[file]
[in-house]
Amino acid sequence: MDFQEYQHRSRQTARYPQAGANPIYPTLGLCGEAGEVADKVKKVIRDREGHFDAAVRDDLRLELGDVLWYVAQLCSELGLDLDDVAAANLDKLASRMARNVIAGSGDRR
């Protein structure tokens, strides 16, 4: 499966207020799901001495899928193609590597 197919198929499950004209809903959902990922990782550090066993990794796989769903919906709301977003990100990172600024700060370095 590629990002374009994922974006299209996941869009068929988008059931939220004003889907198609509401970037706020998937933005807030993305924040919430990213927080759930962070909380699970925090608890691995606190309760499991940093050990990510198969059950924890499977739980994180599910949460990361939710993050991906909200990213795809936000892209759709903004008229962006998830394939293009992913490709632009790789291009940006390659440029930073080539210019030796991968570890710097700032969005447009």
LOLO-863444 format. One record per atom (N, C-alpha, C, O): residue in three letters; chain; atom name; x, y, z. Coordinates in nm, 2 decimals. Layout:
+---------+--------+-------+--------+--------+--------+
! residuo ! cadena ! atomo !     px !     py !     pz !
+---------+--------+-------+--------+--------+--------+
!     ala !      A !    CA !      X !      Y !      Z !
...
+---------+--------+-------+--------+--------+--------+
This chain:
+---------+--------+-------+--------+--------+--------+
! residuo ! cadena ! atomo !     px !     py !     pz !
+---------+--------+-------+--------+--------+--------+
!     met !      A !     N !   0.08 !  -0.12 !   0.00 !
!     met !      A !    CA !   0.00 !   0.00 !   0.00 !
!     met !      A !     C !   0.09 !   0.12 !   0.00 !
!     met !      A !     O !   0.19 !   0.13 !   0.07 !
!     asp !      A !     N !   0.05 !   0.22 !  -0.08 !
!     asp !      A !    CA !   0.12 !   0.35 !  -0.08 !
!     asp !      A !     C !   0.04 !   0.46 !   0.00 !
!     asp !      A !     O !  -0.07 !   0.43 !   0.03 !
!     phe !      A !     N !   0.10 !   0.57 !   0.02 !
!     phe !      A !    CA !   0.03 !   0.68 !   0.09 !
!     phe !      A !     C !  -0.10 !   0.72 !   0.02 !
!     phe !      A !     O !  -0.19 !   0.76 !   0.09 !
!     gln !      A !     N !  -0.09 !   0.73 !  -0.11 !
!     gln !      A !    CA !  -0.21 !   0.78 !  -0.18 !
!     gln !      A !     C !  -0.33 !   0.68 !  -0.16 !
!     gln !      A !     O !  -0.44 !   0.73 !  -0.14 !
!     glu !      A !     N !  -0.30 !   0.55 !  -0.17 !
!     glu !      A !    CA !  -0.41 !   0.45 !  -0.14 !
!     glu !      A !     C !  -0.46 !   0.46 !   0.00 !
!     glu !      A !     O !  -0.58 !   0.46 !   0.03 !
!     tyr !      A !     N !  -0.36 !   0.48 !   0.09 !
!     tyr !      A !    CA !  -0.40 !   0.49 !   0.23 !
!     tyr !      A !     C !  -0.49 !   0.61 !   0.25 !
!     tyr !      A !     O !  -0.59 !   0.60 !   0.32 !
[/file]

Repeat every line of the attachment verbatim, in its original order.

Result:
[in-house]
Amino acid sequence: MDFQEYQHRSRQTARYPQAGANPIYPTLGLCGEAGEVADKVKKVIRDREGHFDAAVRDDLRLELGDVLWYVAQLCSELGLDLDDVAAANLDKLASRMARNVIAGSGDRR
């Protein structure tokens, strides 16, 4: 499966207020799901001495899928193609590597 197919198929499950004209809903959902990922990782550090066993990794796989769903919906709301977003990100990172600024700060370095 590629990002374009994922974006299209996941869009068929988008059931939220004003889907198609509401970037706020998937933005807030993305924040919430990213927080759930962070909380699970925090608890691995606190309760499991940093050990990510198969059950924890499977739980994180599910949460990361939710993050991906909200990213795809936000892209759709903004008229962006998830394939293009992913490709632009790789291009940006390659440029930073080539210019030796991968570890710097700032969005447009």
LOLO-863444 format. One record per atom (N, C-alpha, C, O): residue in three letters; chain; atom name; x, y, z. Coordinates in nm, 2 decimals. Layout:
+---------+--------+-------+--------+--------+--------+
! residuo ! cadena ! atomo !     px !     py !     pz !
+---------+--------+-------+--------+--------+--------+
!     ala !      A !    CA !      X !      Y !      Z !
...
+---------+--------+-------+--------+--------+--------+
This chain:
+---------+--------+-------+--------+--------+--------+
! residuo ! cadena ! atomo !     px !     py !     pz !
+---------+--------+-------+--------+--------+--------+
!     met !      A !     N !   0.08 !  -0.12 !   0.00 !
!     met !      A !    CA !   0.00 !   0.00 !   0.00 !
!     met !      A !     C !   0.09 !   0.12 !   0.00 !
!     met !      A !     O !   0.19 !   0.13 !   0.07 !
!     asp !      A !     N !   0.05 !   0.22 !  -0.08 !
!     asp !      A !    CA !   0.12 !   0.35 !  -0.08 !
!     asp !      A !     C !   0.04 !   0.46 !   0.00 !
!     asp !      A !     O !  -0.07 !   0.43 !   0.03 !
!     phe !      A !     N !   0.10 !   0.57 !   0.02 !
!     phe !      A !    CA !   0.03 !   0.68 !   0.09 !
!     phe !      A !     C !  -0.10 !   0.72 !   0.02 !
!     phe !      A !     O !  -0.19 !   0.76 !   0.09 !
!     gln !      A !     N !  -0.09 !   0.73 !  -0.11 !
!     gln !      A !    CA !  -0.21 !   0.78 !  -0.18 !
!     gln !      A !     C !  -0.33 !   0.68 !  -0.16 !
!     gln !      A !     O !  -0.44 !   0.73 !  -0.14 !
!     glu !      A !     N !  -0.30 !   0.55 !  -0.17 !
!     glu !      A !    CA !  -0.41 !   0.45 !  -0.14 !
!     glu !      A !     C !  -0.46 !   0.46 !   0.00 !
!     glu !      A !     O !  -0.58 !   0.46 !   0.03 !
!     tyr !      A !     N !  -0.36 !   0.48 !   0.09 !
!     tyr !      A !    CA !  -0.40 !   0.49 !   0.23 !
!     tyr !      A !     C !  -0.49 !   0.61 !   0.25 !
!     tyr !      A !     O !  -0.59 !   0.60 !   0.32 !